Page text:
Iconic Images in Modern Italy: Politics, Culture and Society.
The 2013 conference of the Association for the Study of Modern Italy, which took place on 22 and 23 November at the Institute of Modern Languages Research, London, put in sharp focus a gap in the literature that Pieri had highlighted during her paper at the SIS (Durham) conference in the summer: the study of visual culture and the field of visual cultural studies. It is fair to say that Italianists in UK universities, whilst they have come to embrace cultural studies and particularly the study of cinema, now embedded in the curriculum in many departments around the country, showed less enthusiasm for the study of visual culture, which after the departure of art history from the pages of the journal Italian Studies, seemed to occupy a very marginal place in both research and teaching in Italian Studies. This two day conference, organized by two specialists in photography and visual culture, Alessandra Antola and Martina Caruso, showcased an array of very exciting research on images as vehicles for cultural and political identity in modern Italy. As the President of ASMI, Prof. Stephen Gundle, noted in his address, a conference with a focus on images would have been unthinkable when ASMI was first founded in the 1980s by scholars with research interests in political science and history. The cultural shift was accompanied by a visual one; both are testament to the significant changes in research and teaching within the field of Italian Studies and the role of visual and cultural material in the research and teaching practices of social scientists and historians. We now have a more complex and nuanced conception of history and politics in which cultural production sits more comfortably alongside other social, anthropological and economic factors. This shift does however call for interdisciplinary perspectives and a renewed dialogue between the social and economic sciences and the humanities.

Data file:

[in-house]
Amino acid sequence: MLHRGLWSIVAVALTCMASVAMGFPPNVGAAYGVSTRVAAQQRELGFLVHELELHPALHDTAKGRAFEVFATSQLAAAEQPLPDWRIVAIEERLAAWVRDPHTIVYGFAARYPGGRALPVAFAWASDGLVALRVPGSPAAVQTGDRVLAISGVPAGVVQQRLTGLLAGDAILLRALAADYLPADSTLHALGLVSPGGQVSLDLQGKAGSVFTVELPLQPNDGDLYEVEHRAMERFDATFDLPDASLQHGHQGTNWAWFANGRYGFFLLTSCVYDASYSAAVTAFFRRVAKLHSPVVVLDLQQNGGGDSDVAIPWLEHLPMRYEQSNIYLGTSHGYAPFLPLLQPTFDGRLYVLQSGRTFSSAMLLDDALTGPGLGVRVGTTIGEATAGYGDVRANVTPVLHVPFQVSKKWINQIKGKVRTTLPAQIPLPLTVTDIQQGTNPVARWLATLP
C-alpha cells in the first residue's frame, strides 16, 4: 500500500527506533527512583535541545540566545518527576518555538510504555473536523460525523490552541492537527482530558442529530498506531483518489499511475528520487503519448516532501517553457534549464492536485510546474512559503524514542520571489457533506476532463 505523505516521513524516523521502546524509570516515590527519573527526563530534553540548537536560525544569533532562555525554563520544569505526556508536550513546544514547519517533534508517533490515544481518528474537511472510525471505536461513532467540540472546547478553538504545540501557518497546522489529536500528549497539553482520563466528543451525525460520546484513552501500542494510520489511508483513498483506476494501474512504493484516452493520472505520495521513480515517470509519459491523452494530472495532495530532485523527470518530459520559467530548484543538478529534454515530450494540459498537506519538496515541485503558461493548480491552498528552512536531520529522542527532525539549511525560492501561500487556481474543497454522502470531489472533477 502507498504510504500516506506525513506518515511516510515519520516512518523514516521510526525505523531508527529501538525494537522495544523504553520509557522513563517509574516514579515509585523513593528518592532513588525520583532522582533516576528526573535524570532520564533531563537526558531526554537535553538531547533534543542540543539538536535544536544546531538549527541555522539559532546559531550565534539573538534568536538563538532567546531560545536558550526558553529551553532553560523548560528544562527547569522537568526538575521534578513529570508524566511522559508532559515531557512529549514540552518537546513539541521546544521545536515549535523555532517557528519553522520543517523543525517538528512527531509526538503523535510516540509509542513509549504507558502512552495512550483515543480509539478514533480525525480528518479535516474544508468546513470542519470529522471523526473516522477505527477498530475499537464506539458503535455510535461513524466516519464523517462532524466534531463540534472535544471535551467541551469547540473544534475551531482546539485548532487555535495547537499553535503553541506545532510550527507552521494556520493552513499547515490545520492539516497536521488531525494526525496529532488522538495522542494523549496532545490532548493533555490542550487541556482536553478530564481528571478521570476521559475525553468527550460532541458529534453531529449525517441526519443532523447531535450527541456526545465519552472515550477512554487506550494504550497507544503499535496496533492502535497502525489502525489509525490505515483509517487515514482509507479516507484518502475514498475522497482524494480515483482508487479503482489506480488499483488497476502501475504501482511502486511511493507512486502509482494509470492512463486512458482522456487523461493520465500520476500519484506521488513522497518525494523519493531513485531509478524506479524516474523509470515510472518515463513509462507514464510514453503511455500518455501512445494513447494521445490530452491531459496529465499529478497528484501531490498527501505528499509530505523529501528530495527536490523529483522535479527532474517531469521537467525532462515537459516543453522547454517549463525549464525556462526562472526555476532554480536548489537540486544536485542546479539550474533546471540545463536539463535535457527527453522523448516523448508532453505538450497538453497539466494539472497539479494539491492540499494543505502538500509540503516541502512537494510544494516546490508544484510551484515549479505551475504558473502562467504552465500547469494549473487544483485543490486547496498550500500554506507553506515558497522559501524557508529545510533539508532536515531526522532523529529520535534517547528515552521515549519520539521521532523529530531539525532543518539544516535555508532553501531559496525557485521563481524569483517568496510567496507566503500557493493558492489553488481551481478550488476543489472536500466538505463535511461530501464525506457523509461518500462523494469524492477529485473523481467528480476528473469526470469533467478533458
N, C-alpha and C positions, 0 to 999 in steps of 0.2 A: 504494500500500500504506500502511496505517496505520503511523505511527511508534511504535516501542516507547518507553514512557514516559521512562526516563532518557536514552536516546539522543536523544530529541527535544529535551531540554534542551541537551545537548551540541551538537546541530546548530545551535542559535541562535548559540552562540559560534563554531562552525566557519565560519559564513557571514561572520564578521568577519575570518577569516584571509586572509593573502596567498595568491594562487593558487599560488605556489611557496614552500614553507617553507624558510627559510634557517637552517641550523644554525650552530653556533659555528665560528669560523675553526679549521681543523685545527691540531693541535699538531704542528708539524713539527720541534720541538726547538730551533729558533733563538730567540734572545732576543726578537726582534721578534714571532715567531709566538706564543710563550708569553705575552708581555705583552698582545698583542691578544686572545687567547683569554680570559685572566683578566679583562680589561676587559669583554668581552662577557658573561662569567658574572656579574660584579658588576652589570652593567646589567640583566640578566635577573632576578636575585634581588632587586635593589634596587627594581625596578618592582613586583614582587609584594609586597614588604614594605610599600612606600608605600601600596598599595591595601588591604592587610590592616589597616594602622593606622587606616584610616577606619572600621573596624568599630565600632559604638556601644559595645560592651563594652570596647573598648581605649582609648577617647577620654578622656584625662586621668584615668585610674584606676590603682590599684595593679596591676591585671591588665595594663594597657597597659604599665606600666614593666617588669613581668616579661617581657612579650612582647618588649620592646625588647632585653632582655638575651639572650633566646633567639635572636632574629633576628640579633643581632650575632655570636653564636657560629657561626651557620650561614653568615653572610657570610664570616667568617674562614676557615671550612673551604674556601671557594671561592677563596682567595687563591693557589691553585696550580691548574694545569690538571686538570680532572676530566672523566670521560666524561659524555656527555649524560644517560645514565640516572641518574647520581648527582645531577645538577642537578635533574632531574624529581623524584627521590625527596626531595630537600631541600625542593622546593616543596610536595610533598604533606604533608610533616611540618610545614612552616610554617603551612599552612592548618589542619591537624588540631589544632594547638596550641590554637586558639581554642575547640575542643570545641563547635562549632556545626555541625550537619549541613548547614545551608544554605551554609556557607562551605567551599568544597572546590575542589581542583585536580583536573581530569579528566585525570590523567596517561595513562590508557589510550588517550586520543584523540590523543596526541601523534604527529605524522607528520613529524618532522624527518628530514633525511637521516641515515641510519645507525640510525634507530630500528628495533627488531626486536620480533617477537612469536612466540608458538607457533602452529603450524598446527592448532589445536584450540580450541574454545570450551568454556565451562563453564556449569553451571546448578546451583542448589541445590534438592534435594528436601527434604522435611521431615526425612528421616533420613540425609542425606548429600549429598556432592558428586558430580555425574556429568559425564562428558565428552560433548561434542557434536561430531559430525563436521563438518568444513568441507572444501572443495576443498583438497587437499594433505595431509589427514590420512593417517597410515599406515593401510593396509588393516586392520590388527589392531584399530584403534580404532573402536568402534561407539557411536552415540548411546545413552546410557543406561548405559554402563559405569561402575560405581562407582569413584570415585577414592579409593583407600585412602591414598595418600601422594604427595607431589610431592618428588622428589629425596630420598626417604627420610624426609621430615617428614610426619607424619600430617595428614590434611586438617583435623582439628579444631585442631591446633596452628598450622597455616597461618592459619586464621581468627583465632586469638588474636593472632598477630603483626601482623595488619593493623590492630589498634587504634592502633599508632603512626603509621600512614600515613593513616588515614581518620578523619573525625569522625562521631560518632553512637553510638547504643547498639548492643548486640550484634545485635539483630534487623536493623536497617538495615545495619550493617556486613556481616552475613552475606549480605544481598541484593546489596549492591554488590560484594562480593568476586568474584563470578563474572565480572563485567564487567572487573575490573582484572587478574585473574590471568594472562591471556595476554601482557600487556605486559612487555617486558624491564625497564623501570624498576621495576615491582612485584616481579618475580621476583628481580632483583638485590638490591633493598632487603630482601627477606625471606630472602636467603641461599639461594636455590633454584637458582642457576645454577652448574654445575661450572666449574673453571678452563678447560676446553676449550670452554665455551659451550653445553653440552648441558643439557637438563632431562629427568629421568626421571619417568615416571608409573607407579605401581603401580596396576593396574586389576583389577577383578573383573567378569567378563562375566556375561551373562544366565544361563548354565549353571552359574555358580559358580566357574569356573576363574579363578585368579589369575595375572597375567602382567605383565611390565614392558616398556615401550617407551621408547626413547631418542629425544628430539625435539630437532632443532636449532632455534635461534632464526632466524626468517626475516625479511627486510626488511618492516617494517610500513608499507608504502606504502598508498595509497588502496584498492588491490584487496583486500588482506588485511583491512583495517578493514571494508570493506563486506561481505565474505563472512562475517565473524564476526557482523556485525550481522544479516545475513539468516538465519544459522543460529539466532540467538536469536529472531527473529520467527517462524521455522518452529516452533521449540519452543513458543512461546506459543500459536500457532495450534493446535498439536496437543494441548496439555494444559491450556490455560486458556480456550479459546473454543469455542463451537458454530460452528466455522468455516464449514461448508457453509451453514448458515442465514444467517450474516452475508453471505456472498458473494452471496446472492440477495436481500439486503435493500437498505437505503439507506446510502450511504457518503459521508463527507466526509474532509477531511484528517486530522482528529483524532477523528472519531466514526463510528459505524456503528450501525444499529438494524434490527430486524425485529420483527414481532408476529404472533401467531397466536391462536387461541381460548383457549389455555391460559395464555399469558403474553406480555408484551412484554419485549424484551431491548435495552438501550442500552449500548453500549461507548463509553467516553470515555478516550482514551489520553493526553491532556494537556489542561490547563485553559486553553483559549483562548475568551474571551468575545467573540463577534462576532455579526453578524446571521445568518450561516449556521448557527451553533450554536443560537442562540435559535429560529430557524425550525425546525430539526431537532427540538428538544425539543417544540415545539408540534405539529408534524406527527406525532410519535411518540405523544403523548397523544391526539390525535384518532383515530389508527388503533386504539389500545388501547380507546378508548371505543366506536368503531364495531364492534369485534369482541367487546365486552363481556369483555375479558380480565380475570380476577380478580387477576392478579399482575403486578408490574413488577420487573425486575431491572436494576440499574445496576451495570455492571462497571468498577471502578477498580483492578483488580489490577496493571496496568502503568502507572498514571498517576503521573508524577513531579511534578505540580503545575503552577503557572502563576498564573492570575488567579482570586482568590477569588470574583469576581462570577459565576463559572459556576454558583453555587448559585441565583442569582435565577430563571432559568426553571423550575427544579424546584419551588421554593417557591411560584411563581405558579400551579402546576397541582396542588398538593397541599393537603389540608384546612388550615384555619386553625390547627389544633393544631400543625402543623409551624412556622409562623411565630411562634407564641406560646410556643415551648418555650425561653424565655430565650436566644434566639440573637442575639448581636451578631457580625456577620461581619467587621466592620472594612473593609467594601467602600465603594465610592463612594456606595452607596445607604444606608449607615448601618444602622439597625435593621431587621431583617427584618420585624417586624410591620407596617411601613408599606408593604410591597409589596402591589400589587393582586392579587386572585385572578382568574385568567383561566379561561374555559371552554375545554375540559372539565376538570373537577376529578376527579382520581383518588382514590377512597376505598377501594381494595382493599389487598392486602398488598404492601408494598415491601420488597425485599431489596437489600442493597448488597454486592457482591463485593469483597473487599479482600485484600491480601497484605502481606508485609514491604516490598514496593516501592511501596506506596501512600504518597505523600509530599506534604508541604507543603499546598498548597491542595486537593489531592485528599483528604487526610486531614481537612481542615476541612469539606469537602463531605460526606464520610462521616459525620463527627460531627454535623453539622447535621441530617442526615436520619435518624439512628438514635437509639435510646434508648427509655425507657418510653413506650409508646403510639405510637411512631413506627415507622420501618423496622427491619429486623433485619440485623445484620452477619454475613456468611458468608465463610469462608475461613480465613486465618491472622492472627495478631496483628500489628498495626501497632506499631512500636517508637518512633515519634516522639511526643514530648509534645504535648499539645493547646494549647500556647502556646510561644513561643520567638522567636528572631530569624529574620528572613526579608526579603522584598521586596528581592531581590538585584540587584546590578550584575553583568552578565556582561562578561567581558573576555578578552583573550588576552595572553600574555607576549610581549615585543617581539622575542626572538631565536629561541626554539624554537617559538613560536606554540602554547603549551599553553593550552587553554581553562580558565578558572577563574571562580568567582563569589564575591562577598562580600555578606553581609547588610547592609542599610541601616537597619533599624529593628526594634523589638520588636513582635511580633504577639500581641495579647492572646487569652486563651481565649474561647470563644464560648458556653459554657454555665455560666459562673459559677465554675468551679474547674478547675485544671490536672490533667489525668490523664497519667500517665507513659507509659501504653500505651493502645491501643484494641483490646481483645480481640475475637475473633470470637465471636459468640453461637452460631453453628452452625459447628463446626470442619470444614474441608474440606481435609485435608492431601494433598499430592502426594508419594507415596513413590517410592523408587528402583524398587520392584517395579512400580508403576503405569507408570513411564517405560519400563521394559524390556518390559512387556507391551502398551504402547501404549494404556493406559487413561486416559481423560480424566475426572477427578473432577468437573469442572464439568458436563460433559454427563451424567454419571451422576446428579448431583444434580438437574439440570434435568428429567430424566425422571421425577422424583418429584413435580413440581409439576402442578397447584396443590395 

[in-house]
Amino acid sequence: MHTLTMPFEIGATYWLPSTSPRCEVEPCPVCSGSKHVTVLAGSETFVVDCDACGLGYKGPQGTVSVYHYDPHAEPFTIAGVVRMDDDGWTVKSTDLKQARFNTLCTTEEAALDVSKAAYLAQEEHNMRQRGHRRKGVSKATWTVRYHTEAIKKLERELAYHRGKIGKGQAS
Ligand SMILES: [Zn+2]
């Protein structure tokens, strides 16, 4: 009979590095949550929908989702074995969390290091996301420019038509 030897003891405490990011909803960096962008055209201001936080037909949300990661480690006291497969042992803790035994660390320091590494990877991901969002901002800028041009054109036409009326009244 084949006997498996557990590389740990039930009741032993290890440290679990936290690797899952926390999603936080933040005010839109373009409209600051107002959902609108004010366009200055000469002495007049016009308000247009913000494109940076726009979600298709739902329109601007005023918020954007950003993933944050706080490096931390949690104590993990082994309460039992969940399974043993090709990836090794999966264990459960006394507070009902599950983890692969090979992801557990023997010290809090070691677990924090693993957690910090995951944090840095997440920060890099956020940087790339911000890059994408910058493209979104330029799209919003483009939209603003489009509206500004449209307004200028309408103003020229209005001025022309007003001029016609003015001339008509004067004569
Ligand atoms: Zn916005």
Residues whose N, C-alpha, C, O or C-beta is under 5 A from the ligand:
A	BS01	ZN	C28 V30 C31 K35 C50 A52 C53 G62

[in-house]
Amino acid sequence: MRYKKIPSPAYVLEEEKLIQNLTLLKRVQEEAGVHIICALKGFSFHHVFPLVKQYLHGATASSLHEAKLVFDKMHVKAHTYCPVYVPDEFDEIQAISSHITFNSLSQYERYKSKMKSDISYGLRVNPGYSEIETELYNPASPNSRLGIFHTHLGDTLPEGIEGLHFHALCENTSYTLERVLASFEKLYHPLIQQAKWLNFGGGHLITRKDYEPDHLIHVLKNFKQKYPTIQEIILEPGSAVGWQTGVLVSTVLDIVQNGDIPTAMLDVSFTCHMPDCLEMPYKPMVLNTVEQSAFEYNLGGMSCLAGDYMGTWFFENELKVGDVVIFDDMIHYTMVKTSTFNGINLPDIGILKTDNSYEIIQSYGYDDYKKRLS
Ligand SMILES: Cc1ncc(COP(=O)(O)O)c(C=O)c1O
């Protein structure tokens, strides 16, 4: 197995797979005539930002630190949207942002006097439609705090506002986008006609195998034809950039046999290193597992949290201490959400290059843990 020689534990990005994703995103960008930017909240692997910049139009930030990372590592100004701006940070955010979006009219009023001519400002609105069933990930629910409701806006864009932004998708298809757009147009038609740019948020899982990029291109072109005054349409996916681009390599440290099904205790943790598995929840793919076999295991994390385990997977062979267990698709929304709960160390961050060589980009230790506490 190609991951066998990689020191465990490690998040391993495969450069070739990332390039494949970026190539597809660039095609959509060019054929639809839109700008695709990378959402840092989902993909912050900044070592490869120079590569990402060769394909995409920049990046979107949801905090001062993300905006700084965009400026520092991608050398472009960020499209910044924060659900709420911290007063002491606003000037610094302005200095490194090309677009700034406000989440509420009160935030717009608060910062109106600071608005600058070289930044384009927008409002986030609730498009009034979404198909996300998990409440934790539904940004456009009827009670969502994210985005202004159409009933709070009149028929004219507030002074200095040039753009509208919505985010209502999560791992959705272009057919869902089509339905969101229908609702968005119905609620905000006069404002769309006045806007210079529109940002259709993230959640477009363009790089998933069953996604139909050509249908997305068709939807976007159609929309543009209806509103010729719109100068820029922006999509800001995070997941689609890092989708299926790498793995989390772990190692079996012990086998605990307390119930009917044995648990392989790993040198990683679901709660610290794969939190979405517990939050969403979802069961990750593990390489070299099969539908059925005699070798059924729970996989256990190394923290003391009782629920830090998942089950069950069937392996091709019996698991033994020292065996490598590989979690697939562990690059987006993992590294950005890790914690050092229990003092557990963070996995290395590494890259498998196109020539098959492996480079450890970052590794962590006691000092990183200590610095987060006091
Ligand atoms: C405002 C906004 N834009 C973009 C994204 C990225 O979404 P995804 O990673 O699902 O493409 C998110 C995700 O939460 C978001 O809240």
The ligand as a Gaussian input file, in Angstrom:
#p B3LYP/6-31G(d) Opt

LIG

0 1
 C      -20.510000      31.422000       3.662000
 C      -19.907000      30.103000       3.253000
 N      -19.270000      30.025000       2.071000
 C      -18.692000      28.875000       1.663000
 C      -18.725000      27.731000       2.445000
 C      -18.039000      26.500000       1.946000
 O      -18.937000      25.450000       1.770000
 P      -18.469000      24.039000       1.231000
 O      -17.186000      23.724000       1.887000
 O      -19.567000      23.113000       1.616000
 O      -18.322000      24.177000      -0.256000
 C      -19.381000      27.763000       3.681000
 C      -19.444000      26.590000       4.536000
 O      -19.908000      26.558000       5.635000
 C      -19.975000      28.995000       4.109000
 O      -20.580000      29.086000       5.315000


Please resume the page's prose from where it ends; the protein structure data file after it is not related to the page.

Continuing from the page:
Of the many iconic images that filled two very busy days, one seemed to be particularly significant in the context of an interdisciplinary dialogue: Michelangelo Pistoletto, Venus of the Rags [Venere degli stracci], 1967, 1974 (Tate Modern) which formed part of the analysis by Prof. Robert Lumley (UCL) of the role of monuments and anti-monuments in Italian art as central vehicles for national identity and its critique in modern Italy. Pistoletto’s Venus, facing a mountain of rags, is in the words of Lumley ‘gently mocking’ the grandiosity of the monument. The choice of medium is significant: Venus is not a precious marble statue reminiscent of the grand narrative of classical art but she is made of cement a material with very modern connotations. The rags are the tangible representation of the ephemeral and the everyday celebrated in Arte Povera. Politics, art practice, economic and social history and theory are some of the disciplines which could make this work their own by looking at the role of counterculture and social and political unrest in Italy in the late 1960s and 1970s.
What are your iconic image(s) of Italy?